Joshua 15:17: Was the Marriage of Othniel and Achsah Lawful?

Verse 17:[1] And (Judg. 1:13; 3:9) Othniel the (Num. 32:12; Josh. 14:6) son of Kenaz, the brother of Caleb, took it: and he gave him Achsah his daughter to wife.

[Othniel, the son of Kenaz and the younger brother of Caleb,עָתְנִיאֵ֥ל בֶּן־קְנַ֖ז אֲחִ֣י כָלֵ֑ב] [They render it variously.] The son of Kenaz and the brother of Caleb (thus the Latin, Vatablus, Drusius, Masius). But this marriage was prohibited by law, Leviticus 18; 20, if not manifestly, at least obscurely and tacitly, with conclusive reasoning, inasmuch as the law prohibits the paternal aunt, likewise the maternal aunt, likewise the wife of the paternal uncle,[2] to be taken to wife: for those are related by a connection of equal nearness with the daughter of a brother (Masius). Responses: 1. Therefore, some thus translate it, the son of Kenaz, who was in turn the brother of Caleb (thus the Septuagint [in Codex Vaticanus (Masius)], Jonathan, Syriac, Arabic, Munster, Pagnine, Tigurinus, Castalio, thus the Vulgate on Judges 1:13). Whereby it happens that Othniel and Achsah are cousins; for whom it was not unlawful to be joined in matrimony. 2. If you should translate it, the son of Kenaz and brother of Caleb, it is well-attested in the Sacred Scripture that kinsmen are called brethren (Masius). Here some have it kinsman, or relation (Junius and Tremellius, Vatablus, Drusius, Lapide, Masius, Piscator). Nahmanides on Numbers 10 observes these adjectival names, as he calls them, which are put in the last place in constructions of words of that sort, are to be referred to that of which principal mention is made in that oration: just as in Isaiah 37:2, יְשַֽׁעְיָ֥הוּ בֶן־אָמ֖וֹץ הַנָּבִֽיא׃, Isaiah, son of Amoz and a prophet, not son of the prophet Amoz; in Jeremiah 28:1, חֲנַנְיָה֩ בֶן־עַזּ֙וּר הַנָּבִ֜יא, Hananiah, son of Azur and a prophet; and in Numbers 10:29, לְ֠חֹבָב בֶּן־רְעוּאֵ֣ל הַמִּדְיָנִי֮, Hobab, the son of Raguel and a Midianite. You will said that in Judges 1 Othniel is called the younger brother of Caleb, whereby a comparison is made among the children of one parent. But that is not so: indeed, he is called younger, who became a new husband and son-in-law of that other, because Caleb was eighty-five years old at that time (Masius). Now, that Othniel was not the brother of Caleb properly so called, is manifest from this, that Caleb is everywhere called the son of Jephunneh, but Othniel everywhere the son of Kenaz; and so it is most likely that Caleb and Kenaz, the father of Othniel, were brothers (Bonfrerius on Judges 1:13).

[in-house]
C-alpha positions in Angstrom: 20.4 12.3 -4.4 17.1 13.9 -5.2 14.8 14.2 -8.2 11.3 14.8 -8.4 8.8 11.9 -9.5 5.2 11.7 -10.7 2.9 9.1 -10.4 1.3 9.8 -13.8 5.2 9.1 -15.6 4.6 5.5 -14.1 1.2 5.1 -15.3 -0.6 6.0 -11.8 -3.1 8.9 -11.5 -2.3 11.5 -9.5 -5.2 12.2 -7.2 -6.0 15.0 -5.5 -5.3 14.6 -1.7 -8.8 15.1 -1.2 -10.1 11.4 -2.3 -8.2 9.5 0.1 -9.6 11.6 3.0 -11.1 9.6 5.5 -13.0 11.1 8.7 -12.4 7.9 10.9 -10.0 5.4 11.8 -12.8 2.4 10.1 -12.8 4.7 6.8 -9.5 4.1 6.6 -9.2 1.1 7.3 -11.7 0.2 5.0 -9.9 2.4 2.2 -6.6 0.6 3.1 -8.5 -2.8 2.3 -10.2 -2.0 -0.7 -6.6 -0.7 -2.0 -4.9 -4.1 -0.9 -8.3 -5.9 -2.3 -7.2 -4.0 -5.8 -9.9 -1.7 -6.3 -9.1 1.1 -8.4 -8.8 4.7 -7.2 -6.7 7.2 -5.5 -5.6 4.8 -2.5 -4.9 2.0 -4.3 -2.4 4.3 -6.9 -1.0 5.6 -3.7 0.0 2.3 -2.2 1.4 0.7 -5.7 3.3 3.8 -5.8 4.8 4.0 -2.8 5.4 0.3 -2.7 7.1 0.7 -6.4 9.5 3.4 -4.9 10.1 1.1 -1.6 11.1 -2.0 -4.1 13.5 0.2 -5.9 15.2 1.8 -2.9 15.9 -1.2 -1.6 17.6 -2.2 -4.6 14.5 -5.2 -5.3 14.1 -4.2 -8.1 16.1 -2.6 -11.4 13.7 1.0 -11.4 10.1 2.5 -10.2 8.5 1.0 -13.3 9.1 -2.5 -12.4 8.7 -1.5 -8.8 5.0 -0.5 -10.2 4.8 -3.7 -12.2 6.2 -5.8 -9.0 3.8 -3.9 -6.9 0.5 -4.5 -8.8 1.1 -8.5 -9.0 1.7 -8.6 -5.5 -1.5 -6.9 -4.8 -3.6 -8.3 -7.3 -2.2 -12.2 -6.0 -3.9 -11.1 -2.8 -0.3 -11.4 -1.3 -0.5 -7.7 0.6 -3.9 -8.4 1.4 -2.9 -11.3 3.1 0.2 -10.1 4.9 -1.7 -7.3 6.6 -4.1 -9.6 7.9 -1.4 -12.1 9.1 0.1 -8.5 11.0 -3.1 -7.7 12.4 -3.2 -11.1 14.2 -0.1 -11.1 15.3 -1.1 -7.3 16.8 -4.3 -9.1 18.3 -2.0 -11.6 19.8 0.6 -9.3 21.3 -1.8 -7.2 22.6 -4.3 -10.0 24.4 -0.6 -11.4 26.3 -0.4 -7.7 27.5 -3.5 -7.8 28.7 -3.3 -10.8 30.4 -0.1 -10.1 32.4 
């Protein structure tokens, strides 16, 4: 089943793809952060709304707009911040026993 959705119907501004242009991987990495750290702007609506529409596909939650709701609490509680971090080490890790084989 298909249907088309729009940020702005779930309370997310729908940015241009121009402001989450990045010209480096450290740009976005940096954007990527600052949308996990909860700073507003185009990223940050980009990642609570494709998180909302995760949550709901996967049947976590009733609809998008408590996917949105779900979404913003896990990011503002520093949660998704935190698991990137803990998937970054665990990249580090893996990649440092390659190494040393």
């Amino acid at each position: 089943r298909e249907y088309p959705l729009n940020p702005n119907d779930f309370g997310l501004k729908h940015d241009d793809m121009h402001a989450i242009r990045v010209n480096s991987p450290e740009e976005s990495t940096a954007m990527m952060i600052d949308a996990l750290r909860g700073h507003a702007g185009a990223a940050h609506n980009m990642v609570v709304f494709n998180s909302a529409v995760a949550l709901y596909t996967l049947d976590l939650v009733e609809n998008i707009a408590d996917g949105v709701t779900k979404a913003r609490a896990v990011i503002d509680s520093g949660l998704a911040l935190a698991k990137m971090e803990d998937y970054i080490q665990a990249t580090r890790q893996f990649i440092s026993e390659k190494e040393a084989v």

Othniel the son of Kenaz, the brother of Caleb, etc.: Objection. This marriage was unlawful. Answer. No; for it was not Othniel, but Kenaz, who was Caleb’s brother; and besides, the word brother is commonly used for any kinsman; and that Caleb was not properly Othniel’s brother sufficiently appears, because Caleb is constantly called the son of Jephunneh; and Othniel, the son of Kenaz here, and 1 Chronicles 4:13.

[1] Hebrew: וַֽיִּלְכְּדָ֛הּ עָתְנִיאֵ֥ל בֶּן־קְנַ֖ז אֲחִ֣י כָלֵ֑ב וַיִּתֶּן־ל֛וֹ אֶת־עַכְסָ֥ה בִתּ֖וֹ לְאִשָּֽׁה׃

[2] Leviticus 18:12-14.

1 thought on “Joshua 15:17: Was the Marriage of Othniel and Achsah Lawful?

  1. Matthew Henry: ‘The place was bravely taken by Othniel, a nephew of Caleb, whom probably Caleb had thoughts of when he made the proffer, Joshua 15:17. This Othniel, who thus signalized himself when he was young, had long after, in his advanced years, the honour to be both a deliverer and a judge in Israel, the first single person that presided in their affairs after Joshua’s death. It is good for those who are setting out in the world to begin betimes with that which is great and good, that, excelling in service when they are young, they may excel in honour when they grow old.

    Hereupon (all parties being agreed) Othniel married his cousin-german Achsah, Caleb’s daughter. It is probable that he had a kindness for her before, which put him upon this bold undertaking to obtain her. Love to his country, an ambition of honour, and a desire to find favour with the princes of his people, might not have engaged him in this great action, but his affection for Achsah did. This made it intolerable to him to think that any one should do more to win her favour than he would, and so inspired him with this generous fire. Thus is love strong as death, and jealousy cruel as the grave.’

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